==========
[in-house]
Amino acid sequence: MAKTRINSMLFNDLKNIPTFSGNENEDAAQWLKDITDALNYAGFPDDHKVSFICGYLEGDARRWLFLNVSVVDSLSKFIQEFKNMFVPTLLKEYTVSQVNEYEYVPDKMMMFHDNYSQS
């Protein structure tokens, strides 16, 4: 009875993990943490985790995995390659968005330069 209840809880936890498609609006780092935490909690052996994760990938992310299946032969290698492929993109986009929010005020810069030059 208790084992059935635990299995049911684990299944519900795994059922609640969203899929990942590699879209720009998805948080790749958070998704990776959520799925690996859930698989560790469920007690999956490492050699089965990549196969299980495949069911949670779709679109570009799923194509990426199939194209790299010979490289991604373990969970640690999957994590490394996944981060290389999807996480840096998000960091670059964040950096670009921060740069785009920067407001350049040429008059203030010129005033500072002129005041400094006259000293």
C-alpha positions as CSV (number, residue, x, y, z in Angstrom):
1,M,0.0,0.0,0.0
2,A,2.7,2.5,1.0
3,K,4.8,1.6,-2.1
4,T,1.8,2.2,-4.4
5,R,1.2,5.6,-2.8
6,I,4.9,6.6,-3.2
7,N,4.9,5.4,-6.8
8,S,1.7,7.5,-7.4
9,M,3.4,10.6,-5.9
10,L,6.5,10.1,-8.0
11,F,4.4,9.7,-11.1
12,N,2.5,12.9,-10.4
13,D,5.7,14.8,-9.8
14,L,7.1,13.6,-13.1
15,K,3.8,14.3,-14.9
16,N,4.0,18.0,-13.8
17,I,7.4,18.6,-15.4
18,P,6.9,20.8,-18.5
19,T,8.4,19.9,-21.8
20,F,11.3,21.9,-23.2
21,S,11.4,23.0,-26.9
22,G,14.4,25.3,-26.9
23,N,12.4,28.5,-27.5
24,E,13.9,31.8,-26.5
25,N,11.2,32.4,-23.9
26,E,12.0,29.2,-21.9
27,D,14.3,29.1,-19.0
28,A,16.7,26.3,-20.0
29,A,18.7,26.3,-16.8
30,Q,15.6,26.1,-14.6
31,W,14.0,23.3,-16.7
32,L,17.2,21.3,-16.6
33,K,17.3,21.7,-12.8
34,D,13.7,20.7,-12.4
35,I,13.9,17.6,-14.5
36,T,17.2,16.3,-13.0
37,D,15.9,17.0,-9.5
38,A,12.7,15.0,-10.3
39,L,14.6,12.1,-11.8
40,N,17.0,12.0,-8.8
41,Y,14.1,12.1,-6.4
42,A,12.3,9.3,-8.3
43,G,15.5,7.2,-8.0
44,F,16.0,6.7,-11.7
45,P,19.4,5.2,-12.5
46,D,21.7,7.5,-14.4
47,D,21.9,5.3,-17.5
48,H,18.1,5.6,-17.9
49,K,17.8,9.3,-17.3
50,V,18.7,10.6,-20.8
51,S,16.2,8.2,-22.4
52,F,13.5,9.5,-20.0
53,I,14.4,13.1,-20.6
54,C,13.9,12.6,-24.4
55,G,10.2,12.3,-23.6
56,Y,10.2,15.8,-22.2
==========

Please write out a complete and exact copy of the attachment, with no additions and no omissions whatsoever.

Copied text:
[in-house]
Amino acid sequence: MAKTRINSMLFNDLKNIPTFSGNENEDAAQWLKDITDALNYAGFPDDHKVSFICGYLEGDARRWLFLNVSVVDSLSKFIQEFKNMFVPTLLKEYTVSQVNEYEYVPDKMMMFHDNYSQS
């Protein structure tokens, strides 16, 4: 009875993990943490985790995995390659968005330069 209840809880936890498609609006780092935490909690052996994760990938992310299946032969290698492929993109986009929010005020810069030059 208790084992059935635990299995049911684990299944519900795994059922609640969203899929990942590699879209720009998805948080790749958070998704990776959520799925690996859930698989560790469920007690999956490492050699089965990549196969299980495949069911949670779709679109570009799923194509990426199939194209790299010979490289991604373990969970640690999957994590490394996944981060290389999807996480840096998000960091670059964040950096670009921060740069785009920067407001350049040429008059203030010129005033500072002129005041400094006259000293």
C-alpha positions as CSV (number, residue, x, y, z in Angstrom):
1,M,0.0,0.0,0.0
2,A,2.7,2.5,1.0
3,K,4.8,1.6,-2.1
4,T,1.8,2.2,-4.4
5,R,1.2,5.6,-2.8
6,I,4.9,6.6,-3.2
7,N,4.9,5.4,-6.8
8,S,1.7,7.5,-7.4
9,M,3.4,10.6,-5.9
10,L,6.5,10.1,-8.0
11,F,4.4,9.7,-11.1
12,N,2.5,12.9,-10.4
13,D,5.7,14.8,-9.8
14,L,7.1,13.6,-13.1
15,K,3.8,14.3,-14.9
16,N,4.0,18.0,-13.8
17,I,7.4,18.6,-15.4
18,P,6.9,20.8,-18.5
19,T,8.4,19.9,-21.8
20,F,11.3,21.9,-23.2
21,S,11.4,23.0,-26.9
22,G,14.4,25.3,-26.9
23,N,12.4,28.5,-27.5
24,E,13.9,31.8,-26.5
25,N,11.2,32.4,-23.9
26,E,12.0,29.2,-21.9
27,D,14.3,29.1,-19.0
28,A,16.7,26.3,-20.0
29,A,18.7,26.3,-16.8
30,Q,15.6,26.1,-14.6
31,W,14.0,23.3,-16.7
32,L,17.2,21.3,-16.6
33,K,17.3,21.7,-12.8
34,D,13.7,20.7,-12.4
35,I,13.9,17.6,-14.5
36,T,17.2,16.3,-13.0
37,D,15.9,17.0,-9.5
38,A,12.7,15.0,-10.3
39,L,14.6,12.1,-11.8
40,N,17.0,12.0,-8.8
41,Y,14.1,12.1,-6.4
42,A,12.3,9.3,-8.3
43,G,15.5,7.2,-8.0
44,F,16.0,6.7,-11.7
45,P,19.4,5.2,-12.5
46,D,21.7,7.5,-14.4
47,D,21.9,5.3,-17.5
48,H,18.1,5.6,-17.9
49,K,17.8,9.3,-17.3
50,V,18.7,10.6,-20.8
51,S,16.2,8.2,-22.4
52,F,13.5,9.5,-20.0
53,I,14.4,13.1,-20.6
54,C,13.9,12.6,-24.4
55,G,10.2,12.3,-23.6
56,Y,10.2,15.8,-22.2